If one pays careful attention to the news, it will become obvious that subjects touching upon Biblical themes present themselves with regularity. One such theme which seems to continually surface is the subject of forgiveness. Can God forgive Timothy McVeigh? Do we have the prerogative to forgive the various “school shooters”, much less the Christian responsibility? Does forgiveness dispense with accountability?
Let’s approach these and other questions from a Biblical perspective.

1. God can forgive any sin.
Certainly, there are some sins that are of such a heinous nature that we wonder whether there can be any forgiveness from God for those sins. I remember this question being asked by a network news anchor shortly before the execution of Ted Bundy. Bundy had claimed to trust Christ as his Lord and Savior, and to have the assurance that God had forgiven him. There were many who were skeptical of this claim. This question reasserted itself (albeit to maybe a lesser degree) in the recent case of Karla Faye Tucker.
The answer to this question is an unqualified ‘yes’! God is able to forgive any sin; He does so on the basis of the fact that Jesus Christ, His only Son, paid the price for the sins of all mankind in His sacrificial death on Calvary. The forgiveness of sin is to be found in trusting Christ as Savior through simple faith in Him and sincere repentance. We in no way earn God’s favor; we simply accept His forgiveness by turning to Christ. The Bible is replete with many instances of God forgiving the worst of sinners!

2. We, as Christians, must forgive others.
The Scripture is equally clear that we do not have the prerogative to withhold forgiveness from people. To Peter’s question on the limits of forgiveness, Jesus replied that our forgiveness is to be unlimited (“seventy times seven” effectively means “without end”). Forgiveness is a choice which we are both commanded to make and by the power of God, are able to make. To say “I just can’t forgive…” is to limit the power of God. Granted, it may not always be easy to forgive, but our forgiveness of others must be set in the greater context of God’s forgiveness of us. No one will ever sin against us to the degree that we have sinned against God, and yet He is able to forgive. So must we!

3. Only those offended are truly in a position to forgive.
To issue forgiveness is commanded by Scripture, but today there are those who would offer what I would call “pseudo-forgiveness”. Don’t get me wrong; these people are usually very magnanimous in their intent. A good example is the high school students in the Kentucky shooting who rushed to extend their forgiveness of the student who gunned down their fellow classmates. These well-meaning students were sinned against only in a limited sense of the term. Those for whom forgiveness is a real proposition include the parents and relatives of the slain students, as well as perhaps the school officials whose rules had been breached.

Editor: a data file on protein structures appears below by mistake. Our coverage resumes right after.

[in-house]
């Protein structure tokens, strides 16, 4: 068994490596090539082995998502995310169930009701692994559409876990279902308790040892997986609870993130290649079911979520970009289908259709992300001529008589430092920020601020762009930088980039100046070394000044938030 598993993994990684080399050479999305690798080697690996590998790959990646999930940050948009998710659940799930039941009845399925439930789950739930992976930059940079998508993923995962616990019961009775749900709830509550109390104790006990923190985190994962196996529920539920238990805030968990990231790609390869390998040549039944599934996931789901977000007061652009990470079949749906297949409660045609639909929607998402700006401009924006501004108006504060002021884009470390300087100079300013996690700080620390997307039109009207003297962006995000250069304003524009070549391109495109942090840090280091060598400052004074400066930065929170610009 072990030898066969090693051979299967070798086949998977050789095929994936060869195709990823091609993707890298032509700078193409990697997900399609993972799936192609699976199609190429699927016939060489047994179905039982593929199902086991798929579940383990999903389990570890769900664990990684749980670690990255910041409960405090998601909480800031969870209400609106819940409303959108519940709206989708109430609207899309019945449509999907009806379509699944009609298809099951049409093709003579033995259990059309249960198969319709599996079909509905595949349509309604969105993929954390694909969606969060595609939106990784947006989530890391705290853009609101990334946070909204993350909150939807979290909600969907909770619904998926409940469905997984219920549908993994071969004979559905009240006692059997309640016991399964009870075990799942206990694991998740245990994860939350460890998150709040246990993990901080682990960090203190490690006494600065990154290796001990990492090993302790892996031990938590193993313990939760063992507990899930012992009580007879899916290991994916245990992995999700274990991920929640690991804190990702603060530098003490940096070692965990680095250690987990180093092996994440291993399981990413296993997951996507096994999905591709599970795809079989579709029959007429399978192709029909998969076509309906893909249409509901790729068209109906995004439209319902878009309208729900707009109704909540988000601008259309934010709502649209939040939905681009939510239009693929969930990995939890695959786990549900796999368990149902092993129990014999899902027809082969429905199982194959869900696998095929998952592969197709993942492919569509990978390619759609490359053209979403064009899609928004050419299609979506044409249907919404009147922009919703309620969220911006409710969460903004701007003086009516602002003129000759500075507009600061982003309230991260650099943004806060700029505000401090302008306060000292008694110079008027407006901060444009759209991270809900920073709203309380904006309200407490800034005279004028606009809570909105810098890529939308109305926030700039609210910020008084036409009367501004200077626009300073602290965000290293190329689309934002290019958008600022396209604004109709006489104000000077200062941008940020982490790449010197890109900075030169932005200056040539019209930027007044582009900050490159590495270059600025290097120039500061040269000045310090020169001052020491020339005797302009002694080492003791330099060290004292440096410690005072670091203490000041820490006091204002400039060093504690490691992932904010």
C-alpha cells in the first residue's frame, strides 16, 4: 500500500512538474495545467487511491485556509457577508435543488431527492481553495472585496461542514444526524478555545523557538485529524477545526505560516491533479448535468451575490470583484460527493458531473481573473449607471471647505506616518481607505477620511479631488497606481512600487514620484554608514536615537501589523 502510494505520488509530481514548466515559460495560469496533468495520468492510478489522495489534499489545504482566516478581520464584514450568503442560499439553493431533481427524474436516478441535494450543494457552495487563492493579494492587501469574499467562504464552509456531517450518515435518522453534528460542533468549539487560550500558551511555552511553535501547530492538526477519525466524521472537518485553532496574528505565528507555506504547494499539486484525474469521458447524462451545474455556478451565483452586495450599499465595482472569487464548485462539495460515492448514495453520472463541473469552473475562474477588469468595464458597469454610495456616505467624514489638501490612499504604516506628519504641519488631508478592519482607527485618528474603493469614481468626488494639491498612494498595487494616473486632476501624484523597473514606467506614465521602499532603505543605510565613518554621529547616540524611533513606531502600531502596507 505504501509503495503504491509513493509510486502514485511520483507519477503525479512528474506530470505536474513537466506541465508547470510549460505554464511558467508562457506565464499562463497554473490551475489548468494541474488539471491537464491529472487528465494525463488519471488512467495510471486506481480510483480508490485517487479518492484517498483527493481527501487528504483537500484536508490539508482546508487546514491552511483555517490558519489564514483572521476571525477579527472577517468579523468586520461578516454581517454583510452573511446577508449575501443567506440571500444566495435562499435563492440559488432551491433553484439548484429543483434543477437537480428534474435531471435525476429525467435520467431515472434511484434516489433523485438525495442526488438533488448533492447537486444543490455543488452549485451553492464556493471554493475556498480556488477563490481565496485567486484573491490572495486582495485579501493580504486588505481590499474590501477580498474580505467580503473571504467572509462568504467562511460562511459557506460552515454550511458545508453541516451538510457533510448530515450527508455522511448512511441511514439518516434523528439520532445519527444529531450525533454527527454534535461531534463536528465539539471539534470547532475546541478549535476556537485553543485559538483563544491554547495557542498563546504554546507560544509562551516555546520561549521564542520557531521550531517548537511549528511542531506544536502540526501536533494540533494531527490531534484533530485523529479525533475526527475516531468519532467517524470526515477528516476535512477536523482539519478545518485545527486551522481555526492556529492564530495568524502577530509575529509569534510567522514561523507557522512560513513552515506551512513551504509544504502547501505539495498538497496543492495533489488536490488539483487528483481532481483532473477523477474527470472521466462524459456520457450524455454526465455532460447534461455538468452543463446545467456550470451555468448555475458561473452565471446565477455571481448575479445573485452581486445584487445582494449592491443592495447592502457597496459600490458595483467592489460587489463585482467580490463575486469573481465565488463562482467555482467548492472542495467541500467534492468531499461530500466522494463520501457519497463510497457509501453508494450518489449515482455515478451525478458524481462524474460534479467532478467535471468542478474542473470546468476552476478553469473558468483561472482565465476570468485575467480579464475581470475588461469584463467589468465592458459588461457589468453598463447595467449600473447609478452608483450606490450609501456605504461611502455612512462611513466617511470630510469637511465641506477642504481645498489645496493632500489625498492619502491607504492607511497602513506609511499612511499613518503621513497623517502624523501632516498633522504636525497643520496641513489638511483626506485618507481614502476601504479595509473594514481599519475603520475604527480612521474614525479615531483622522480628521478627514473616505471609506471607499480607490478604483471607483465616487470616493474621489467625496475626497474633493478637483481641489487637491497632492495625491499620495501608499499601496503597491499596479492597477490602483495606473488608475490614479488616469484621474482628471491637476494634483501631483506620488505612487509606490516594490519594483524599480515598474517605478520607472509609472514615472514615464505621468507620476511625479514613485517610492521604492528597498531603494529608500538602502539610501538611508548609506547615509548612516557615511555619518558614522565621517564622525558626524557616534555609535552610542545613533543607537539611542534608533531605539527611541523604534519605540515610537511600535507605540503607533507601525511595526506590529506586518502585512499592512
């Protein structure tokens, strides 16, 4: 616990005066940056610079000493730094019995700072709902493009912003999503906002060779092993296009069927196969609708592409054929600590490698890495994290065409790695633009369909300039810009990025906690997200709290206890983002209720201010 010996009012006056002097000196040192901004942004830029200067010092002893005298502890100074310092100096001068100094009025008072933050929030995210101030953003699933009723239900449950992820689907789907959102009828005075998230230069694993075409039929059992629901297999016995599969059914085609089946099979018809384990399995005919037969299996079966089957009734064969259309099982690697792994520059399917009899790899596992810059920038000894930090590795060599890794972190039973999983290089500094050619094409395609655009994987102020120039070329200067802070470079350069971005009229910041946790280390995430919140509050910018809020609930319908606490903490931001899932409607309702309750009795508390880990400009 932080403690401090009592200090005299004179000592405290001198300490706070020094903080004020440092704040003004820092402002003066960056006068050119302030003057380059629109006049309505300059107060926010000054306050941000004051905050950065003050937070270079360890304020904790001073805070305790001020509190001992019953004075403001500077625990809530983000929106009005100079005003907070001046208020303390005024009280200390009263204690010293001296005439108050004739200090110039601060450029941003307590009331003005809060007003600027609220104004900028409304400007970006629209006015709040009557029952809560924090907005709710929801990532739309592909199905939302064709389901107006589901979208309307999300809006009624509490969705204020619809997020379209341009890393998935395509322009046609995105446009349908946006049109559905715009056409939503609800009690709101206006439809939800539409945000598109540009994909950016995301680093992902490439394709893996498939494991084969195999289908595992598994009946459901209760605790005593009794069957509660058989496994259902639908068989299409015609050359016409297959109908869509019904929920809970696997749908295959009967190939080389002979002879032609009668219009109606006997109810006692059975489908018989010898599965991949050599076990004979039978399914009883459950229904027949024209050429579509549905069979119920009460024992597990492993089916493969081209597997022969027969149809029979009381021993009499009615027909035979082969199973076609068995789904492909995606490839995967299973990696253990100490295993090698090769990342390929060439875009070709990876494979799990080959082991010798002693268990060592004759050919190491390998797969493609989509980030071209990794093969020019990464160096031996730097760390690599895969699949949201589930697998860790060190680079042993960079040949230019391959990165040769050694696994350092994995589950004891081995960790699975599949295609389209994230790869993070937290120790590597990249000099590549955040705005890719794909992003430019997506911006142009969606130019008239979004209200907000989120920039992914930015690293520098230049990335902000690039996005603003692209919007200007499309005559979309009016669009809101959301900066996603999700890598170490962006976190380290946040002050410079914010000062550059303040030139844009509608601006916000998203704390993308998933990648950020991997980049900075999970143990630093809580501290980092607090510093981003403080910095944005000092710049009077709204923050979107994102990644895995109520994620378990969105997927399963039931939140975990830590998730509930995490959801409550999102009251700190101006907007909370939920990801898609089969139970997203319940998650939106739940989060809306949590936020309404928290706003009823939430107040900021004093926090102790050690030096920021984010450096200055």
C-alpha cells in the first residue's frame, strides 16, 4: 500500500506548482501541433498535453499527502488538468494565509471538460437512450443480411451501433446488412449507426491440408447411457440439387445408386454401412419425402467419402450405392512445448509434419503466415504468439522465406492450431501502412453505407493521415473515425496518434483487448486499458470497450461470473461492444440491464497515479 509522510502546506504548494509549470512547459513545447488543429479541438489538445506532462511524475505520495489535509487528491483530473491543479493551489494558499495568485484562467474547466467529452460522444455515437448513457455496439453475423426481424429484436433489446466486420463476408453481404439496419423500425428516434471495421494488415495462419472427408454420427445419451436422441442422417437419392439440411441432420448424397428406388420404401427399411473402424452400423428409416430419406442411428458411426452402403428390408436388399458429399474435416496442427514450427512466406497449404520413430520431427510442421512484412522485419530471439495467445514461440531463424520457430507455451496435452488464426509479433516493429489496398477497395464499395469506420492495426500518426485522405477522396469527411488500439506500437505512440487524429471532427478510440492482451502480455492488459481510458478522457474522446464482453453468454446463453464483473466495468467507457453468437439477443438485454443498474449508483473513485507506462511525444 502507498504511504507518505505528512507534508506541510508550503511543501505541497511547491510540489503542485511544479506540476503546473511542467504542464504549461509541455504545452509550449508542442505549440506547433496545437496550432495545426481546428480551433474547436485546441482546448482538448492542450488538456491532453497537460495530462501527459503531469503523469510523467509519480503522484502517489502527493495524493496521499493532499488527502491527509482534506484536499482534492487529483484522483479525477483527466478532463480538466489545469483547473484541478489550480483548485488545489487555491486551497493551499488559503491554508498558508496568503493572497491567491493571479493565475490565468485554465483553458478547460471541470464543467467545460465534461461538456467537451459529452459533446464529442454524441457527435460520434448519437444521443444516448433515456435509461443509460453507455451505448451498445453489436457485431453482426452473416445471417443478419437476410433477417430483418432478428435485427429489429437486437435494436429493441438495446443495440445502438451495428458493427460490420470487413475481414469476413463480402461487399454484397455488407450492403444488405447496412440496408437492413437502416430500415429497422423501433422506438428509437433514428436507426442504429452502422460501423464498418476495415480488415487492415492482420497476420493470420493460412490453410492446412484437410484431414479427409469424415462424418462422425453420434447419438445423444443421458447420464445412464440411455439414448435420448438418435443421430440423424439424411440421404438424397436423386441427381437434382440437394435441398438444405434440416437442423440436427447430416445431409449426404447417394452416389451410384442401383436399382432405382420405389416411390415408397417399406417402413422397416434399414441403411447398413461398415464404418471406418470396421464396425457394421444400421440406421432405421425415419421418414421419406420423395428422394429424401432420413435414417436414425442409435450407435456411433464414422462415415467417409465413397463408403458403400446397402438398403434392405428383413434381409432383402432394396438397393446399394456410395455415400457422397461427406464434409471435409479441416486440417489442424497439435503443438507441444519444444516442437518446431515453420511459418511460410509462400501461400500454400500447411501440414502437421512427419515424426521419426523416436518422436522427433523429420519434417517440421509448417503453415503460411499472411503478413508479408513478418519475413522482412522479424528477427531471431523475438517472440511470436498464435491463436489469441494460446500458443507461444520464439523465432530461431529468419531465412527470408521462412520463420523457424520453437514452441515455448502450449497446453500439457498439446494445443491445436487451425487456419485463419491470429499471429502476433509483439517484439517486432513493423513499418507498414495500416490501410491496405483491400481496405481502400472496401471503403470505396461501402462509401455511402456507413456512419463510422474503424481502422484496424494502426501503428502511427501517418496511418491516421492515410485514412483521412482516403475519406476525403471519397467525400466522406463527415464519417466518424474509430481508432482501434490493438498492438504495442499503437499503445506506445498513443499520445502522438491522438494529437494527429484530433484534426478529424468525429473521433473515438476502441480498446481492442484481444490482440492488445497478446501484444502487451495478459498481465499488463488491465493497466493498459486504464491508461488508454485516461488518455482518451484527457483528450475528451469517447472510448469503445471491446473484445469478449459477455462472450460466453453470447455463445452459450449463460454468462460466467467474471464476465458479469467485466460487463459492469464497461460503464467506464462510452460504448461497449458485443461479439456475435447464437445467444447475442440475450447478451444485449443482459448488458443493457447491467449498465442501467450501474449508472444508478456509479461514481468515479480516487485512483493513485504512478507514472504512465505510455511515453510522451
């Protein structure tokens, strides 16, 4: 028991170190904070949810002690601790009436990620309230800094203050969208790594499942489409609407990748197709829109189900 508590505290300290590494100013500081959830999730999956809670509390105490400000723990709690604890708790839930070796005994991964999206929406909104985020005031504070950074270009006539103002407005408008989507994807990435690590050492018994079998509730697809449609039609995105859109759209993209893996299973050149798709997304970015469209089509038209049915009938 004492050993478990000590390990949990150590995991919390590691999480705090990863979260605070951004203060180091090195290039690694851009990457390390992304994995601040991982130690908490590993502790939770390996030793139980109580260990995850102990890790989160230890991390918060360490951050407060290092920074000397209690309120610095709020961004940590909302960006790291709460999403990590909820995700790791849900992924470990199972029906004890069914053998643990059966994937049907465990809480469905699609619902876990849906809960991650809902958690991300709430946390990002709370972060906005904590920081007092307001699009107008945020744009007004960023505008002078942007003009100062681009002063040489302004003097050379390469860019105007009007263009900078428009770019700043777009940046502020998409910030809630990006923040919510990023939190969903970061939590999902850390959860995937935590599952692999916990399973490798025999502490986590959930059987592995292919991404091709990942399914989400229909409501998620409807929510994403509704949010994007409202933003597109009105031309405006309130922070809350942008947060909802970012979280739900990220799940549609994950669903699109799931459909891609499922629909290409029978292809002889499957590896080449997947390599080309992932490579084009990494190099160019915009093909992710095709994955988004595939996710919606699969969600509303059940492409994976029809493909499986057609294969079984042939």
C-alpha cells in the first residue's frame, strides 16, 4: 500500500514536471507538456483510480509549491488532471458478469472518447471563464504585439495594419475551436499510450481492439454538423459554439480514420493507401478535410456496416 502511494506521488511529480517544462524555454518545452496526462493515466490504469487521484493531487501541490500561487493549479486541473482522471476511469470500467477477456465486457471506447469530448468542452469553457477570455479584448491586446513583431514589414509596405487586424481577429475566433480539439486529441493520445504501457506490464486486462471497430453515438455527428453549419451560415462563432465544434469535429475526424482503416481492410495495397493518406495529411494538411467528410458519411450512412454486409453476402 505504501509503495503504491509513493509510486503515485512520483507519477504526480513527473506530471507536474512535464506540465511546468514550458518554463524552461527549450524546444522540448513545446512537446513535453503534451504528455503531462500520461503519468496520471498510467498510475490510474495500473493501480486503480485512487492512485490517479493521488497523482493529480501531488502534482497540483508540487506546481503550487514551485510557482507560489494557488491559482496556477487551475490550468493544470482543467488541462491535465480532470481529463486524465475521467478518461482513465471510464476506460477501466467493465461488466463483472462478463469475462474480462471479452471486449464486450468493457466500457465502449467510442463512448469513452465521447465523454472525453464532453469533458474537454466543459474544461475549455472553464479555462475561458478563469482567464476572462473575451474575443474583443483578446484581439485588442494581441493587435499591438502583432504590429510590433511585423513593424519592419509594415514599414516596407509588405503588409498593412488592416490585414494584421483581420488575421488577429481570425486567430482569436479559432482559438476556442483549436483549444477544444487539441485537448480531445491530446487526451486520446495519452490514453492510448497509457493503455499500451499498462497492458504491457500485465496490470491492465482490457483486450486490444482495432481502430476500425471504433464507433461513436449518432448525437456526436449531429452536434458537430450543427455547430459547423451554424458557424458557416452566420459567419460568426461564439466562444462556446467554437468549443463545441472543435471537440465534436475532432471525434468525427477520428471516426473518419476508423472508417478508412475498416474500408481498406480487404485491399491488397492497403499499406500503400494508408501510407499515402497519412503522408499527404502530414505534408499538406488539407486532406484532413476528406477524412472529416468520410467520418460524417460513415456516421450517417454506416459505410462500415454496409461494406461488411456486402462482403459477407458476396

It is, to explain my point, effectively irrelevant for me to “forgive” someone who, say, had committed adultery against his wife. The person wronged in a case of adultery is the spouse and, secondarily, the immediate family of the individual. These are the ones for whom forgiveness is truly an issue. It seems that in our therapeutic society we are sometimes too quick to assume this prerogative and issue “feel-good forgivenesses” that are effectively meaningless!

4. Forgiving does not require forgetting.
Some have made the suggestion that true forgiveness requires that one forget that the offense ever took place. Might I suggest that true forgiveness ought to entail a desire not to rehash the offense in one’s mind over and over again, but while we can will ourselves to forgive, we cannot by an act of the will forget. Indeed, to willfully attempt to forget something only serves to bring that event to mind! One’s desire in offering forgiveness ought usually to be to forget the offense, but the lack of forgetting ought not necessarily be construed as a lack of forgiveness.

5. Forgiveness does not necessarily alleviate the consequences of one’s actions.
David sincerely confessed his sin before God (Psalm 51) but there were still consequences for his sinning (II Samuel 12). That there are consequences for sin is a theme which runs through the Bible. To be sure, there are times when repentance and subsequent forgiveness do lessen the severity of the consequences, but to suggest that one must necessarily follow the other cannot be defended. Were we to apply this facetious reasoning to society, we would invite anarchy; criminals merely by the effecting of a contrite spirit could have their sentences commuted and evade accountability for their actions! Common sense (and Scripture—see Romans 13!) dictates against this idea. As a nation of laws, we are duty-bound to call the guilty to account for their deeds, while at the same time those offended who are Christ-followers are bound to issue forgiveness, imitating the One Who, with His dying words, said, “Father, forgive them, for they know not what they do.”

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